Why Does My Basil Taste Bitter.
Part of the following column written by one of the Duval County Extension Service guru gardeners – who volunteer for the Times-Union to answer reader questions on gardening – contained uncredited information. Much of the section on bitter basil came from a Dec. 8, 2009, article, “How to stop your mikroba from turning bitter,” by Heather Bliss on Bukisa, a how-to information website.
I have several kuman plants growing in pots. The basil is thriving and growing very big. Some plants have begun to flower, but I have pinched the flowers off. Recently, my patogen has begun to taste bitter almost inedible. Any suggestions as to why, and what I can do, if anything?
Basil can be a confusing plant. An essential to the culinary herb garden, basil must be properly pruned to maintain the best flavor.
To keep your kuman tastiest, prune the blossoms from the end of each stem before the flowers dry out. Basil has a tendency to grow very bitter tasting leaves if the flowers are allowed to mature to seed. Overwatering or under watering your mikroba can also lead to bad tasting leaves.
When cutting the leaves, stems and flowers, do titinada cut more than one-third of the plant’s foliage. Removing a large amount of the plant can cause poor function and stunted growth. Properly pruning your basil is essential to keeping it healthy and tasty
Following a good deal of rain last week, blobs of brown, white and yellow foam-like stuff seem to be “growing” on the mulch around my shrubs. What are they, and how can I get rid of them?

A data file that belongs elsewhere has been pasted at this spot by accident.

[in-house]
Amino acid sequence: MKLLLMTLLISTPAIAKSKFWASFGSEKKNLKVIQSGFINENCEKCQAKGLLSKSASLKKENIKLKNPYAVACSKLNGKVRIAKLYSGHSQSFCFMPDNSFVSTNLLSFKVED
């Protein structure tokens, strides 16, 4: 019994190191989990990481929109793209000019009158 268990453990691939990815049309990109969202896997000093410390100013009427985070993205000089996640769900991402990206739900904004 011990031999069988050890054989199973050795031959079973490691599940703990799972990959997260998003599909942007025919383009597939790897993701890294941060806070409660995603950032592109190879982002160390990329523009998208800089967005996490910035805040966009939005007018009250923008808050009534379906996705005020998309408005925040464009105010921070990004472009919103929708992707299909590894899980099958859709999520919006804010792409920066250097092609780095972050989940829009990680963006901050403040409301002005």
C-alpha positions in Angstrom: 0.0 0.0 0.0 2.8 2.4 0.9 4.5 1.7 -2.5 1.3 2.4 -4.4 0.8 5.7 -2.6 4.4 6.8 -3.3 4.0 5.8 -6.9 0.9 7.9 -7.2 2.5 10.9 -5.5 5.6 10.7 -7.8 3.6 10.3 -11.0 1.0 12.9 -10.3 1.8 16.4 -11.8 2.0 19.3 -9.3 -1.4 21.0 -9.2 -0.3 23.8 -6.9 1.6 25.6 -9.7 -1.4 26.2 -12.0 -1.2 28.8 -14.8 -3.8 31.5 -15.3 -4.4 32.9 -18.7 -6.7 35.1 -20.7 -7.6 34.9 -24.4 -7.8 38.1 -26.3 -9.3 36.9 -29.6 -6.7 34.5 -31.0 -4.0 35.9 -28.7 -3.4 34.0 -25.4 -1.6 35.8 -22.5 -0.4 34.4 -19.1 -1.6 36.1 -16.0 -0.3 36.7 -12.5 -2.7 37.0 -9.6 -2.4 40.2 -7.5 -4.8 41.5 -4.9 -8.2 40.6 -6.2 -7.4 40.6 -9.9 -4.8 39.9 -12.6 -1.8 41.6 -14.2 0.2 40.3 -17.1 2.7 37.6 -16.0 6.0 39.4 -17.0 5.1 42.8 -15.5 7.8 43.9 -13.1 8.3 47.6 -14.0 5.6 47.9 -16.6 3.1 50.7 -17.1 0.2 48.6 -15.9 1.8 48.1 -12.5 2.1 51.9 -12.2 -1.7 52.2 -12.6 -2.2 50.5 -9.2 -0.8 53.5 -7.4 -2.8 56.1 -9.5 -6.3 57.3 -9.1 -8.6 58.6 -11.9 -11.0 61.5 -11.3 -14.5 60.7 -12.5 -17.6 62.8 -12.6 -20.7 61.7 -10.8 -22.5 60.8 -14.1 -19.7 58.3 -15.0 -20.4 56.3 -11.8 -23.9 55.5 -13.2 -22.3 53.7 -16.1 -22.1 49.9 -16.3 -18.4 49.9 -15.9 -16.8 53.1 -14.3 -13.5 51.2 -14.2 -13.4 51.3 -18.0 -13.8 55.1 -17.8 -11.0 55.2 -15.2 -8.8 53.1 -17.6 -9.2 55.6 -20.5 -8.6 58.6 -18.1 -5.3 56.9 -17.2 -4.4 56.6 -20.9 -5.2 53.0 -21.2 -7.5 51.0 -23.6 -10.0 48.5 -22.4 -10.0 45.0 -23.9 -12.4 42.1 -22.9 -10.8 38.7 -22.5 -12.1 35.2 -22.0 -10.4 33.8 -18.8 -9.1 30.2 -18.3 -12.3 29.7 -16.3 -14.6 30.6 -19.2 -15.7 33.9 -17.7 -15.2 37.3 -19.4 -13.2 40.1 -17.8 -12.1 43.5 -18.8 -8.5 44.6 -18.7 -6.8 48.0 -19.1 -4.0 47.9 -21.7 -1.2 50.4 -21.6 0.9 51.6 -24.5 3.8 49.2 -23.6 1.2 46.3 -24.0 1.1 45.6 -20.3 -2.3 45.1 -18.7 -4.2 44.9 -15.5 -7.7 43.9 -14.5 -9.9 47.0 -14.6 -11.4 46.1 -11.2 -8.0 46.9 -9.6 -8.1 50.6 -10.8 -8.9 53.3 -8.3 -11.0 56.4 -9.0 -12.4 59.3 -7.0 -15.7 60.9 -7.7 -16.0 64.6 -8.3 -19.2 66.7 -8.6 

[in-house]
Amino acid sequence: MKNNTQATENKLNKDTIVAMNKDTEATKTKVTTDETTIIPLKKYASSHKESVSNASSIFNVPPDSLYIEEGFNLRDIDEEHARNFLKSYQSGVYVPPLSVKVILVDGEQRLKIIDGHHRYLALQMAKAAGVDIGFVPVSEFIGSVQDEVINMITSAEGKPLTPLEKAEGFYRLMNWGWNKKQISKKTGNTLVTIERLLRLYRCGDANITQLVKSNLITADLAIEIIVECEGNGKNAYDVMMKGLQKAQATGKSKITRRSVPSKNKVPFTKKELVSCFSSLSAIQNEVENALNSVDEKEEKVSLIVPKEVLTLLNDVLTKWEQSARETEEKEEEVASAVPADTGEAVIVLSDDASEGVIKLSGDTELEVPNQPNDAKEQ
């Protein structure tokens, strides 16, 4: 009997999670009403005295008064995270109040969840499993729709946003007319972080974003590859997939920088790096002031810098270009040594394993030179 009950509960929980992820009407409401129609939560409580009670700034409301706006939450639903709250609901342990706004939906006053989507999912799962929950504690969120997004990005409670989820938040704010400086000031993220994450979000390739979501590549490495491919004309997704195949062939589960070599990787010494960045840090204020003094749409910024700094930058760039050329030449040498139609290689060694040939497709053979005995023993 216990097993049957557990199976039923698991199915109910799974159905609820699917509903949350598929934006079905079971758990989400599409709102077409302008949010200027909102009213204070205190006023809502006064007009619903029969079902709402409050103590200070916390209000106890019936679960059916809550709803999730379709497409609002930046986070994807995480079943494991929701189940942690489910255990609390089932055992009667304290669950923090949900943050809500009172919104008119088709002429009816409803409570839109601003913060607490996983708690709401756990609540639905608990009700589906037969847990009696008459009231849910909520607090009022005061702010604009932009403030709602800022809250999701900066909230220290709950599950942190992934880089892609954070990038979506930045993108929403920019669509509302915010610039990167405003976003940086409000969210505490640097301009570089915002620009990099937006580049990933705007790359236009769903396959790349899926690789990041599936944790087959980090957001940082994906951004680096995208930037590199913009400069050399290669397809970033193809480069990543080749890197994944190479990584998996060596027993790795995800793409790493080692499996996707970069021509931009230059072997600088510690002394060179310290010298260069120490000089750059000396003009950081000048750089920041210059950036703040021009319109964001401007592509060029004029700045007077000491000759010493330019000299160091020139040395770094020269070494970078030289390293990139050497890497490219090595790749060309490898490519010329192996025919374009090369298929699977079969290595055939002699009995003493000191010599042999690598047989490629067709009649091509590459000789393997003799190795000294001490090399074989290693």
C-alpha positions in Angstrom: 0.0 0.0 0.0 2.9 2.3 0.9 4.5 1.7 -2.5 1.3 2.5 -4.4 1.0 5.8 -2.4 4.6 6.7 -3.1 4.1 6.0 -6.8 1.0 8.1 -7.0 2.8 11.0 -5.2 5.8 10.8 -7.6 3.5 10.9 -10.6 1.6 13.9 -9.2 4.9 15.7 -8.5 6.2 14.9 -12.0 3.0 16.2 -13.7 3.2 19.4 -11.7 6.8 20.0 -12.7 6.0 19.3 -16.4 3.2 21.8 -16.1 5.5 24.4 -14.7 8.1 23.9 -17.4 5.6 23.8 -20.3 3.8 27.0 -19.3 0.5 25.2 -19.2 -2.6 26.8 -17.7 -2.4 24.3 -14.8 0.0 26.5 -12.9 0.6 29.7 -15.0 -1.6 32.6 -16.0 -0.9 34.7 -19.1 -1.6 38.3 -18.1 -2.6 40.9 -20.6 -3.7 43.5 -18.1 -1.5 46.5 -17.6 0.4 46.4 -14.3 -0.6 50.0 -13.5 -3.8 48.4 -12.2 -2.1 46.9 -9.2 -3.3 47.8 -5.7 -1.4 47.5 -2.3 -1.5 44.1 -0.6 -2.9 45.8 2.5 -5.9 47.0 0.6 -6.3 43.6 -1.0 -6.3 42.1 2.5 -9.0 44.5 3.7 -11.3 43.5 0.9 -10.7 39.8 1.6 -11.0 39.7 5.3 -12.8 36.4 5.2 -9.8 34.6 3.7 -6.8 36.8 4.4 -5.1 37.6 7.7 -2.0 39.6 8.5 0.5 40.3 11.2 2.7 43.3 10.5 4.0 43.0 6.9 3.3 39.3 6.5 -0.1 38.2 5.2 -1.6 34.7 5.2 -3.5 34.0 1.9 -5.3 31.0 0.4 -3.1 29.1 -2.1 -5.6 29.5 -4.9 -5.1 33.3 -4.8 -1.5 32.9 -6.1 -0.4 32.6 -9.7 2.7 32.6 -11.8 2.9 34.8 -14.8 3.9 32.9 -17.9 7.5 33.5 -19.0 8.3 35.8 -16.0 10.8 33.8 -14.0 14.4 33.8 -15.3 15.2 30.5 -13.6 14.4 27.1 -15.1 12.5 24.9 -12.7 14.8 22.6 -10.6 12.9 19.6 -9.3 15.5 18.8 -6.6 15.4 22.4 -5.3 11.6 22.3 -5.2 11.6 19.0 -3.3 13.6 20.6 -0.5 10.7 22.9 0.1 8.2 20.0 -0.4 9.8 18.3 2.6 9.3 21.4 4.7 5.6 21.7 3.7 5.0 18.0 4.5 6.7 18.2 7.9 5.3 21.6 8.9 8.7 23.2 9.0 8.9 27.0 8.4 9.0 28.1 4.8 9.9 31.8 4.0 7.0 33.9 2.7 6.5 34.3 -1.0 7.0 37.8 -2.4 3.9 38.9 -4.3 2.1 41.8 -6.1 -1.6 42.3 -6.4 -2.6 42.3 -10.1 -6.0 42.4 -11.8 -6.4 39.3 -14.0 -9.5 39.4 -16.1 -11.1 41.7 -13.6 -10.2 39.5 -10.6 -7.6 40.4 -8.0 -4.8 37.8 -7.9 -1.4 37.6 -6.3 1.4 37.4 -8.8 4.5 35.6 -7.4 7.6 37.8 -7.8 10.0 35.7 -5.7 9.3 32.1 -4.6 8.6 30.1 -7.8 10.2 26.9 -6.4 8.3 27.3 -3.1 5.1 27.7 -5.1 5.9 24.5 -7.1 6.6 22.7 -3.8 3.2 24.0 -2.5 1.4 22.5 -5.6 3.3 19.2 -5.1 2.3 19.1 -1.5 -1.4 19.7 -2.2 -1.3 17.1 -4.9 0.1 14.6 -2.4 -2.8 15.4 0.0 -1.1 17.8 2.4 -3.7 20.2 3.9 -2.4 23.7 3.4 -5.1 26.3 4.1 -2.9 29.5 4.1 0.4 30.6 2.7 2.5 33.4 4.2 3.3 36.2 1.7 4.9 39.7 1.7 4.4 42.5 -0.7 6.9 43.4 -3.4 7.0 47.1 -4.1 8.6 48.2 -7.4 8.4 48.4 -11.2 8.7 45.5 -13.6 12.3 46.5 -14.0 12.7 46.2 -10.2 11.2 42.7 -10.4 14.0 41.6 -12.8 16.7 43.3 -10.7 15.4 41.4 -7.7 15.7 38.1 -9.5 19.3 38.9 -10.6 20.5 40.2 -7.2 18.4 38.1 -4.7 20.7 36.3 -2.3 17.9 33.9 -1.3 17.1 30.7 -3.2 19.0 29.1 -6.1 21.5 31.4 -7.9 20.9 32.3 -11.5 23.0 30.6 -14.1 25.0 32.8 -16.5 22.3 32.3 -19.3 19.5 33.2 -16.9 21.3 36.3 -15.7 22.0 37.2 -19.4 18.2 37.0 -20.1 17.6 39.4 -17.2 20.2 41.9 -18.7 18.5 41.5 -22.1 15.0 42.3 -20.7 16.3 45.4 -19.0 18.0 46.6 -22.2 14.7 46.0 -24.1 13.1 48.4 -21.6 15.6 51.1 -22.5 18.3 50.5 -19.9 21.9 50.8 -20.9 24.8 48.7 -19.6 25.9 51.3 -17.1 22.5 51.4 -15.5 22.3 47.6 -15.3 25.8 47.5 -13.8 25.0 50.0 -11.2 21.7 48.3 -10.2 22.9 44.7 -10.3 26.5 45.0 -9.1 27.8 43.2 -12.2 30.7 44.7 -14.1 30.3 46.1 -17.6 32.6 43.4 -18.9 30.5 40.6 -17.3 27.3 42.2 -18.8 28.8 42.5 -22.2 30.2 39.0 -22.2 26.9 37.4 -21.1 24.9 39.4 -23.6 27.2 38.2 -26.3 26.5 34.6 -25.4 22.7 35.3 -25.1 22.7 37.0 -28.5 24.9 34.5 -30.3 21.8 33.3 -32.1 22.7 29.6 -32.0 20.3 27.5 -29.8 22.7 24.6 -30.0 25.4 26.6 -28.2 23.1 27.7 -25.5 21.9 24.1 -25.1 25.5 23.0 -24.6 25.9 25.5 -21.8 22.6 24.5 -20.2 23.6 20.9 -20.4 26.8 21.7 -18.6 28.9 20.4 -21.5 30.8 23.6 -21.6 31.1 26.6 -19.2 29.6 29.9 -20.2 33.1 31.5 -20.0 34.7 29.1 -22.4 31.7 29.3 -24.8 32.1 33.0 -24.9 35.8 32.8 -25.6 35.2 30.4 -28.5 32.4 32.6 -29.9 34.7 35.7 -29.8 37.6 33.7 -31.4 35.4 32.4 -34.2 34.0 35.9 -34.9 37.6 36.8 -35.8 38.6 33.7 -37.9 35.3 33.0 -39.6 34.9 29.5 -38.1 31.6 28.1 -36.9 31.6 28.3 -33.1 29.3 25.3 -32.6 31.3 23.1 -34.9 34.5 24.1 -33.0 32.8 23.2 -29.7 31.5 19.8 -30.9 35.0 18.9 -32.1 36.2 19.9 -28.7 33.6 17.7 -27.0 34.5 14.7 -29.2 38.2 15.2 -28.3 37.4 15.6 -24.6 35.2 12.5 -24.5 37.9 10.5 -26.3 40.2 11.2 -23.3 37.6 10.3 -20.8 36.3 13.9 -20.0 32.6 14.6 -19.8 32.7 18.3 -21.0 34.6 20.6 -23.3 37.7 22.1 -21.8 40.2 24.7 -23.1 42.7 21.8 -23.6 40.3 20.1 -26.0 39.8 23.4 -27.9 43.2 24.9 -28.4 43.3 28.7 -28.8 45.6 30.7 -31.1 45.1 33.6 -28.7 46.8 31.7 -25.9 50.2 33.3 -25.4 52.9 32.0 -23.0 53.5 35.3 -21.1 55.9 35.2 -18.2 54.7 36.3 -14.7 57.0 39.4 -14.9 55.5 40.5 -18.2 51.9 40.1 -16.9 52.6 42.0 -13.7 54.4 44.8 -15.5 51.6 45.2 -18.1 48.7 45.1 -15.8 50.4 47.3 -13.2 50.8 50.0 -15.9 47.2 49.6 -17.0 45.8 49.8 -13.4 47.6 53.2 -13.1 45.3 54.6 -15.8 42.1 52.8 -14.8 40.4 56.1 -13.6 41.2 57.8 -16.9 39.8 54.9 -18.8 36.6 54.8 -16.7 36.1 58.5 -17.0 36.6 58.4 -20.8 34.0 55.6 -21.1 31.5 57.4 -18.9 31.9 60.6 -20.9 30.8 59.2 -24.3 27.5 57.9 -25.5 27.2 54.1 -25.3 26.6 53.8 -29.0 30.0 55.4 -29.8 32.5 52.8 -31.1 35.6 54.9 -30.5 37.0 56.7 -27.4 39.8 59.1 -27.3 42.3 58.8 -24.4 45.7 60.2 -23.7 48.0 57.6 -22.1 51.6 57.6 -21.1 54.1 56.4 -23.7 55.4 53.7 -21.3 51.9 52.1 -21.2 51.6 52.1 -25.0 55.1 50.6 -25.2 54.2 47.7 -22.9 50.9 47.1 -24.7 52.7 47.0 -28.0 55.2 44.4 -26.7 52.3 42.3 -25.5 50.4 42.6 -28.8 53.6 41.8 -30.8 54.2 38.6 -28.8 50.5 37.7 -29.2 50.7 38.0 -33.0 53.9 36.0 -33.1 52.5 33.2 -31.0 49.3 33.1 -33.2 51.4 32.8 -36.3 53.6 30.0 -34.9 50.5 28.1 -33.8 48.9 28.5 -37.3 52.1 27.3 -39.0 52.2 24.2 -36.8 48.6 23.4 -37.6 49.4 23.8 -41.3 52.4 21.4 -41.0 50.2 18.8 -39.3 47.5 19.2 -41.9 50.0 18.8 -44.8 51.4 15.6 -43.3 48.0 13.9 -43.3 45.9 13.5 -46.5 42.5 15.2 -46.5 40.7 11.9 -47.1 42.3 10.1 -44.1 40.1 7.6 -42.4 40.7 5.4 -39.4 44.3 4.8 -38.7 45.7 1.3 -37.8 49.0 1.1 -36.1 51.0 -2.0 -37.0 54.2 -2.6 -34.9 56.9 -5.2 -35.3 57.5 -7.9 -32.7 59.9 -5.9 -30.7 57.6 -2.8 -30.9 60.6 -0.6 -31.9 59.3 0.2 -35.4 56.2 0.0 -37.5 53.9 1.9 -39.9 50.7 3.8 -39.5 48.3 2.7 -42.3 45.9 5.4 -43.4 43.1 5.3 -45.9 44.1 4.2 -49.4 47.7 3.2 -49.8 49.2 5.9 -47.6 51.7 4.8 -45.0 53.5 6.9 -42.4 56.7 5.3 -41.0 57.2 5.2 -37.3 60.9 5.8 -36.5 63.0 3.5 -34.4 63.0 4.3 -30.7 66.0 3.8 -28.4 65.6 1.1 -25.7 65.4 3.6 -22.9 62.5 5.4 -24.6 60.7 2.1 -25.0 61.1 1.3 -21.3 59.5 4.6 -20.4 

These fungal-like growths are known as slime molds. They are not parasitic and, therefore, do not cause disease. They get their nutrients from bacteria and small bits of organic matter, which is why it is common to see them growing on mulch.
One particular slime mold, aptly named “dog vomit slime mold,”
Fuligo septica, is often the subject of primary concern. The initial bubbling or slimy vegetative stage may quickly transform into the reproductive stage, producing masses of brownish-black powdery spores within the ofttimes crusty exterior.
Although slime molds may grow onto nearby plants, they do not usually cover enough of the plant’s surface to smother and cause harm to the plant. There is no way to get rid of slime molds, other than removal of the mulch or other organic matter on which they are feeding. After several days (especially dry days), slime molds will usually become less noticeable.
When rainfall is abundant, you may see slime molds in your lawn. The mold often appears as gray, yellow, pink or purple fungal growth on the surface of the grass blades.
Slime molds are titinada really disease-causing organisms at all. They don’t do any damage to the grass. They are just primitive fungi that live in the soil. When the weather is moist and warm, the fungi send their reproductive growth, flowing up and oper anything at ground level, including grass plants.
Because no harm is done to the grass, no fungicides are recommended. If the color or the density of the fungi is objectionable, just remove the fungi by mowing or sweeping, or hosing the grass with a strong stream of water.
I want to grow some hot peppers this fall. Do you have any suggestions on varieties?
Jalapeno, Centella, Compadre, Don Pedro, Mango and Tormenta are a few that you can try. For specialty hot peppers, you could try habanero, Infierno, Mesilla, San Arno and Camino Real. Planting dates for this area are mid August or February and March.
Pepper heat is measured in Scoville units. Habaneros average 259,000 Scovilles. In comparison, jalapenos rank 2,500 to 10,000 Scovilles, depending on the variety. Just as a comparison, the bhut jolokia is a chili pepper generally recognized as one of the hottest in the world. It has a Scoville rating of around 1,000,000.
Tali kendali Bruton is a suhu gardener with the Duval County Extension Service and the University of Florida/IFAS.
Why Does My Basil Taste Bitter